Before our time, before years that said no
when anyone passed a church and reverently
bowed, a soul somewhere might go
to heaven, just because of that bow.
And they all felt sad if a rooster crowed,
for something it reminded them of, a story
strong as the cables that hold up the world.
Nobody bows now if a rooster crows.
But maybe something you do, unknowing
or quick to react, without thought of gain
or loss – maybe that act goes on
over mountains or oceans and finds the same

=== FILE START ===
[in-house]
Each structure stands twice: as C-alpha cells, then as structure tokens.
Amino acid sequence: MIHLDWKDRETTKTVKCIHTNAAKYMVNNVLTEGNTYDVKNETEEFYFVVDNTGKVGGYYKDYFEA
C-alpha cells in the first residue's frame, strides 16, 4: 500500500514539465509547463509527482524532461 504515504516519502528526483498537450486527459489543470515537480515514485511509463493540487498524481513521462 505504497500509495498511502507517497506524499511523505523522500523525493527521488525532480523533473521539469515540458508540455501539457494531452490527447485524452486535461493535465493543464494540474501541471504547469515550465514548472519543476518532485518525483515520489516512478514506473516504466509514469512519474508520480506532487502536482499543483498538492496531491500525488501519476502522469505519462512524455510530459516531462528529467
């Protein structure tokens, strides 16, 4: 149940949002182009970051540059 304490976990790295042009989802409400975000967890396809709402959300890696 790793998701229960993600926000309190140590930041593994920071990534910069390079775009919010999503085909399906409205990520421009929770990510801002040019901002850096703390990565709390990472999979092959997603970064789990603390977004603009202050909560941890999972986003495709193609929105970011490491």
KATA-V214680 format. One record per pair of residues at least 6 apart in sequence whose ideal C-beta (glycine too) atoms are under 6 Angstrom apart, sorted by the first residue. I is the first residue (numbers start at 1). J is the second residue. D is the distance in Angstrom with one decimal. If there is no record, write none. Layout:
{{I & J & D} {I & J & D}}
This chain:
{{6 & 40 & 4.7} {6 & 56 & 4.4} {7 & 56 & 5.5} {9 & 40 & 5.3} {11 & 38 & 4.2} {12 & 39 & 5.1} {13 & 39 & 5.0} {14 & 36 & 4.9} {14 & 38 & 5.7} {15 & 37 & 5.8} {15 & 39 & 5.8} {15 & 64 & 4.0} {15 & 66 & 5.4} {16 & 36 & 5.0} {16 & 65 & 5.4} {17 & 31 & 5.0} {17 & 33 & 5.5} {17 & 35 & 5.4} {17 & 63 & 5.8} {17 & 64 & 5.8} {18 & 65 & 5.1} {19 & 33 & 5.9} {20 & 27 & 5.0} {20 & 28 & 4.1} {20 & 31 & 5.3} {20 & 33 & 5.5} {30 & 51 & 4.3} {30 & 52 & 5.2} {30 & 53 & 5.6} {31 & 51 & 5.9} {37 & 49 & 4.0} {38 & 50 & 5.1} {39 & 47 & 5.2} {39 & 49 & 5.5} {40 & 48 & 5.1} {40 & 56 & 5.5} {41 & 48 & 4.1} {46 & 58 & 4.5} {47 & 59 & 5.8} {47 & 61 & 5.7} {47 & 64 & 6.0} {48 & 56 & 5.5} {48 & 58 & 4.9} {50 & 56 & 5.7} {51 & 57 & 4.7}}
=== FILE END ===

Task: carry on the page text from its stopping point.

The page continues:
salvation for you that bowing does.
It is larger now, the church is, and the life
we are in. In it we bow to everything.
Today a small funeral for my husband’s aunt, out in the Catskills at a grave site on a small road off a bigger road along a river.
And a pine box.
Bowing to clay.
Bowing to a life, long lived and complicated.
Bowing to the hawks overhead and the patience of teen-agers, leaning in to listen to elders, these elders newly made by this passing.
They, who were once the
rangy teen agers, now, balding, scattered and full of laughter.
When I die, don’t bury me.
Compost me. Mix me in with the potato scraps and mango pits.
Turn me in to the roots of the rose bushes and rhubarb.
Let me live in the sweet air around you forever and a day.
Good bye Aunt Elsie.